Home » Freudenberg Collaborates with Quantron AG on Heavy-Duty Truck Fuel Cell System
Freudenberg Collaborates with Quantron AG on Heavy-Duty Truck Fuel Cell System
September 11, 2020
Freudenberg Sealing Technologies has launched the development of a special fuel cell system for heavy-duty trucks. The company is collaborating with Quantron AG, a specialist in the field of commercial vehicle conversion. The project’s first fuel cell system will be installed in a heavy-duty truck for real-world testing in the near future. These collaborative efforts are being supported by the Energy Research Program of the Bavarian State Ministry of Economic Affairs, Regional Development and Energy in Germany.
Freudenberg Sealing Technologies’ fuel cell expertise is focused on making emission-free, economically viable heavy-duty transportation a reality. In the past year, the company has launched successful development projects for buses and cruise ships with partners such as FlixBus and Meyer Werft in Germany. With the cooperation of Quantron AG, a specialist in retrofitting existing commercial vehicles with electric powertrains and batteries, Freudenberg has now turned its attention to truck solutions in the 40-ton weight class to create a low-emission alternative to standard commercial heavy-duty trucks powered by diesel drivetrains. The goal is to test the fuel cell systems for performance, durability and range under continuous commercial driving conditions. The project is funded by the Energy Research Program of the Bavarian State Ministry of Economic Affairs, Regional Development and Energy and is one of the first initiatives that explicitly supports the development of a fuel cell for use in heavy-duty trucks. A first test vehicle with the new drive technology is expected to be rolling across Bavarian roads in mid-2021. The vehicle named Energon was presented to the public in early August this year.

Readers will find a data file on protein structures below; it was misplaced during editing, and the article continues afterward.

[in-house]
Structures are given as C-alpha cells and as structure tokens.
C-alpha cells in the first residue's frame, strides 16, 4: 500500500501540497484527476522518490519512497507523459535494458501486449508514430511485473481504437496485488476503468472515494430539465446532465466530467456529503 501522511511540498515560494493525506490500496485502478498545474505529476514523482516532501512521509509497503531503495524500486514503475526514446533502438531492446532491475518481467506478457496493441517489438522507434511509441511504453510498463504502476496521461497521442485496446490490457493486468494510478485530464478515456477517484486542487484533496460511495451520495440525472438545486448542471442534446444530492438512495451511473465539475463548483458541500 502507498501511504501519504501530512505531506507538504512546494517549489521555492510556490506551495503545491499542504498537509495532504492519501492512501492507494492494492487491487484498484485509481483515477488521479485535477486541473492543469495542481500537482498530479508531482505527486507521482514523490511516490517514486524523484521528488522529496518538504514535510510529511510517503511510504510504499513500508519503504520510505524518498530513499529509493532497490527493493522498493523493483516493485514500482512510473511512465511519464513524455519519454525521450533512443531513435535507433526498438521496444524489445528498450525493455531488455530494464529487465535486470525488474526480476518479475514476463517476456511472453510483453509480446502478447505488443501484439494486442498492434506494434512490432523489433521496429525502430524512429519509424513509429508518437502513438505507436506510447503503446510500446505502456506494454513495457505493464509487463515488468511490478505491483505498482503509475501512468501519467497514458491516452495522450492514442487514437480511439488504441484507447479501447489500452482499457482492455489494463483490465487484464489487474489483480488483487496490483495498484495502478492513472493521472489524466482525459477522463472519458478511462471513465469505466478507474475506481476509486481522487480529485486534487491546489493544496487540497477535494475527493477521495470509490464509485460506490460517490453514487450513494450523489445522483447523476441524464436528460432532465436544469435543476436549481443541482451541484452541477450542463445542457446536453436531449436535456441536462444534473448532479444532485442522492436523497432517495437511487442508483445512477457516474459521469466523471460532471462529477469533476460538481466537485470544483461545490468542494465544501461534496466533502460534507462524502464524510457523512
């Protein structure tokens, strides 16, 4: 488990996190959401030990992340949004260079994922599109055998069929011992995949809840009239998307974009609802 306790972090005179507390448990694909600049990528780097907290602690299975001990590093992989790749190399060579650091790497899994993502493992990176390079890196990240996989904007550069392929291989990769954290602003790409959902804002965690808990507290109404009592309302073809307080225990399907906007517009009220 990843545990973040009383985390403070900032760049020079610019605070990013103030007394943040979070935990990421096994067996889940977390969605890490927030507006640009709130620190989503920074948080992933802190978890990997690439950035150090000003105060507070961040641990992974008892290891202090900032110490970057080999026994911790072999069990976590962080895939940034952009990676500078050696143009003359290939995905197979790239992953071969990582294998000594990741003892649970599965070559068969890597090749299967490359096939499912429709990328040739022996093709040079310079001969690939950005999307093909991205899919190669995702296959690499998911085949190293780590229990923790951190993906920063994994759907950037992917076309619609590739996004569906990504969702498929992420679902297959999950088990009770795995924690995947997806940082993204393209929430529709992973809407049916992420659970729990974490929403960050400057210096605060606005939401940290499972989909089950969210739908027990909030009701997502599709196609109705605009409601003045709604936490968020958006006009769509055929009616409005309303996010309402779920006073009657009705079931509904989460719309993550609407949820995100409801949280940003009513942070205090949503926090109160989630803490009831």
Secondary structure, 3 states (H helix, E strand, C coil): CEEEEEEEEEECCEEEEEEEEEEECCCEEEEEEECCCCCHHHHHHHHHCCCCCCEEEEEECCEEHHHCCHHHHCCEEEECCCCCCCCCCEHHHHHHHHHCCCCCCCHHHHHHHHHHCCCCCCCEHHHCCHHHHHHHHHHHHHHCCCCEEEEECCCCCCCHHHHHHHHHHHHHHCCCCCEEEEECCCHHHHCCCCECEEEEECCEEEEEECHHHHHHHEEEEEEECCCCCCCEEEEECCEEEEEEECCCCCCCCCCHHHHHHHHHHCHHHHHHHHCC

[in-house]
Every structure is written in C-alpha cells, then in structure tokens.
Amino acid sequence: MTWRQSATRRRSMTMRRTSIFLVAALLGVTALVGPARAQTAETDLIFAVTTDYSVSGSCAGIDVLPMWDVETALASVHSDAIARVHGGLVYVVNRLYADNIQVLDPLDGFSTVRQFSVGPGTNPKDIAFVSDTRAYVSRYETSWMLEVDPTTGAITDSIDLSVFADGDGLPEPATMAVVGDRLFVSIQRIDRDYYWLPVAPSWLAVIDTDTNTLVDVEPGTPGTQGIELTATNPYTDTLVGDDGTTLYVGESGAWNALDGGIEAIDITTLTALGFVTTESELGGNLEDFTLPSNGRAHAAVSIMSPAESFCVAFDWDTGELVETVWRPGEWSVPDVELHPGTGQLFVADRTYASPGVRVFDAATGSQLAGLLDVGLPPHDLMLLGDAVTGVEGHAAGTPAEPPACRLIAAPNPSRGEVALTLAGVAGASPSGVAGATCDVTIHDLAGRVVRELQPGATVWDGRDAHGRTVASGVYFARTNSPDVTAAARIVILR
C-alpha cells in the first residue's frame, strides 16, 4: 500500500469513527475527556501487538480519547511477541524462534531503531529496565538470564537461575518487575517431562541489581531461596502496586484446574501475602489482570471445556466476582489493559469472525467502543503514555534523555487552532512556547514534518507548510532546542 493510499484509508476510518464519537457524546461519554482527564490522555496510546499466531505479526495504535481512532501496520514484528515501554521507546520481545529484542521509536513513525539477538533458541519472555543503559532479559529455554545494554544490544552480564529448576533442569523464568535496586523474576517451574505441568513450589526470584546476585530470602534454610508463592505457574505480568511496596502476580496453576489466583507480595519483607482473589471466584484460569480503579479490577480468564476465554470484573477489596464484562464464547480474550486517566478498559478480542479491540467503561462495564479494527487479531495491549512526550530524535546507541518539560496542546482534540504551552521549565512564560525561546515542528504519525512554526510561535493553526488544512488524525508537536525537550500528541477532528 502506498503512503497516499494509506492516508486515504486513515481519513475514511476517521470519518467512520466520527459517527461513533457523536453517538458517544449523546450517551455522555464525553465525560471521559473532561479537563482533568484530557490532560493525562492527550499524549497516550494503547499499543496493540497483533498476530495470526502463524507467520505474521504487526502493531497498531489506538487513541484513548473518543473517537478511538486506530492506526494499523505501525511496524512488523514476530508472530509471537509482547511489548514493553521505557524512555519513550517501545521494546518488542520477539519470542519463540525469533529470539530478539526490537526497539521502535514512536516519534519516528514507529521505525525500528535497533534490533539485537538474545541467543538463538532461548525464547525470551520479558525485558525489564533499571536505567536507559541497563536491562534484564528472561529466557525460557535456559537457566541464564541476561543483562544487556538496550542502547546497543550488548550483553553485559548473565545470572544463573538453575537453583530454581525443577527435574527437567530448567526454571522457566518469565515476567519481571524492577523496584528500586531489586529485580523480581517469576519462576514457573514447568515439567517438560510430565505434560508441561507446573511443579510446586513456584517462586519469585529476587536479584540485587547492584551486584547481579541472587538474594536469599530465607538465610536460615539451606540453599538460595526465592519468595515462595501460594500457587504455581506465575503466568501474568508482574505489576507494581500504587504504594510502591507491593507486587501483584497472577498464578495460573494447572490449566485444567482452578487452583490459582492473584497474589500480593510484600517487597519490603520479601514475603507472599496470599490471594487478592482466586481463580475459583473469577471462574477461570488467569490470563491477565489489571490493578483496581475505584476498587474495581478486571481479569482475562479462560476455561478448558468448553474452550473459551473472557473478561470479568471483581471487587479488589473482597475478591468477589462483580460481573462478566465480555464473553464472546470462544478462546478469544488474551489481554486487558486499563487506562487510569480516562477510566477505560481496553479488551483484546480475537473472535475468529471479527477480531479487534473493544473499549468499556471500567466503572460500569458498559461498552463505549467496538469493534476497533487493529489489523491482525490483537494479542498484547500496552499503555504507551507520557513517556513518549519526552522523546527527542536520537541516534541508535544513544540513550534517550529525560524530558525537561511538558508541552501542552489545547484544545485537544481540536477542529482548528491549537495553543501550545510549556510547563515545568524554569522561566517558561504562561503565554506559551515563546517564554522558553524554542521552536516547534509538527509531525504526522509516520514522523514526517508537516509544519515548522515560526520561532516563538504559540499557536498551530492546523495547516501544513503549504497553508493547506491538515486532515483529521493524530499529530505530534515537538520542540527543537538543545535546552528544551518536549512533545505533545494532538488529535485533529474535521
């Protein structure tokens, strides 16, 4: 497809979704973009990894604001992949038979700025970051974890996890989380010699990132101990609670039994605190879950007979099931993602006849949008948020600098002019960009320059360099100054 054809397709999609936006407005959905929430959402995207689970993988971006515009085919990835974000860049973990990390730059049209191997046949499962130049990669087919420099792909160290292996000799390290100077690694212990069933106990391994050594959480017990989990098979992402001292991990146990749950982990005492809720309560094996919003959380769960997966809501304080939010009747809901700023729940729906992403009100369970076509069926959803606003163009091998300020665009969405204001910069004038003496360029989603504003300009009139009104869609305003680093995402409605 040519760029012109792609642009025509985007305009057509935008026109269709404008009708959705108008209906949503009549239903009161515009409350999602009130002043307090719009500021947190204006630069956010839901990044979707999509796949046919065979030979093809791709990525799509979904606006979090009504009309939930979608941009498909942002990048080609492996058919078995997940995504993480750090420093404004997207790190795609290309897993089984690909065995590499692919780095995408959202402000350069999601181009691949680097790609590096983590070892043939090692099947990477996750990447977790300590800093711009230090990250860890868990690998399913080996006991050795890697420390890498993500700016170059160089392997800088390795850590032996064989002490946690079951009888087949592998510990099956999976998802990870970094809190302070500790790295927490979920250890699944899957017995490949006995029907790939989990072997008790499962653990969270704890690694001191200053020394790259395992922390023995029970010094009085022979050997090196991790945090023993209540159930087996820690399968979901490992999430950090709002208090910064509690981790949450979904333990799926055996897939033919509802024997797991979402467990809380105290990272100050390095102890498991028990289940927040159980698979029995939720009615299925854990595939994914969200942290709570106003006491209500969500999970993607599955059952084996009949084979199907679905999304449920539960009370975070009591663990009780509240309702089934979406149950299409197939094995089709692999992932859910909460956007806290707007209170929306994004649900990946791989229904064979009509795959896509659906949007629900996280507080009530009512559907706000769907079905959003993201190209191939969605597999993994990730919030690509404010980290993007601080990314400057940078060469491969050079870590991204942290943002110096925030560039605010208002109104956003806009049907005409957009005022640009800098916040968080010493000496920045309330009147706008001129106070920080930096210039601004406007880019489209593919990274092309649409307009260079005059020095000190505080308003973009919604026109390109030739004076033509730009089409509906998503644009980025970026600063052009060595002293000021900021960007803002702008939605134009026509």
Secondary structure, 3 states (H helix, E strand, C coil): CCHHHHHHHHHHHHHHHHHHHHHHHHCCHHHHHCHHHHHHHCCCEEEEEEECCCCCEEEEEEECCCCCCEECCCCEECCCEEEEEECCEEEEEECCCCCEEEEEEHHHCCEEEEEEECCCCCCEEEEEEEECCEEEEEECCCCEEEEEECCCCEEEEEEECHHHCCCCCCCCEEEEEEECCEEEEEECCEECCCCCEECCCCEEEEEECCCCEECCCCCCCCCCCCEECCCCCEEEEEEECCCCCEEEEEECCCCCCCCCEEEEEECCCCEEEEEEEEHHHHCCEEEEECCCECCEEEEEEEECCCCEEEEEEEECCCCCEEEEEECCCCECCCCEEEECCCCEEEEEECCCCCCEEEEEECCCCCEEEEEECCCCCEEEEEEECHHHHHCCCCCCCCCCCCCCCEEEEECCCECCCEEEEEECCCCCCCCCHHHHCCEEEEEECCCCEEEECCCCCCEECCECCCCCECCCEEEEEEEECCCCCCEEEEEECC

“Fuel cell trucks are the only economical, emission-free alternative that permits large payloads as well as significant ranges and fast refueling cycles,” said Dr. Manfred Stefener, vice president fuel cell systems at Freudenberg Sealing Technologies. “That's why we are looking forward to working with Quantron AG to create fuel cell applications that are explicitly designed for the maximum load and operating points of trucks.”
Fuel cells for trucks must cover completely different load and operating profiles than those for passenger cars: On average, a passenger car drives for a maximum of one hour per day and stands still for the remaining 23 hours. This is why passenger car systems are designed for only 5,000 to 8,000 operating hours. Truck systems, in contrast, require a service life of at least 35,000 hours. This is because commercial vehicles earn money exclusively through reliable, continuous operation.
As it focuses on heavy-duty trucks, the current project offers additional innovations. These include, for example, the consistent use of material combinations that optimize the service life as well as the development of special interfaces for space-optimized application in a commercial vehicle. This makes it possible to perform maintenance, repair and replacement tasks with a minimal effort at any time and, thanks to the standardization, to operate a maximum range of vehicles. Existing fuel cell systems were originally developed for passenger cars. For heavy-duty applications, however, all essential design aspects of the system have to be optimized for a long service life.
“The goal is to develop fuel cells that can manage a long service life and real heavy-duty profiles to outshine the diesel when it comes to total cost of ownership,” Dr. Stefener said. “We intend to launch a sustainable, emission-free alternative for heavy-duty traffic on the market.”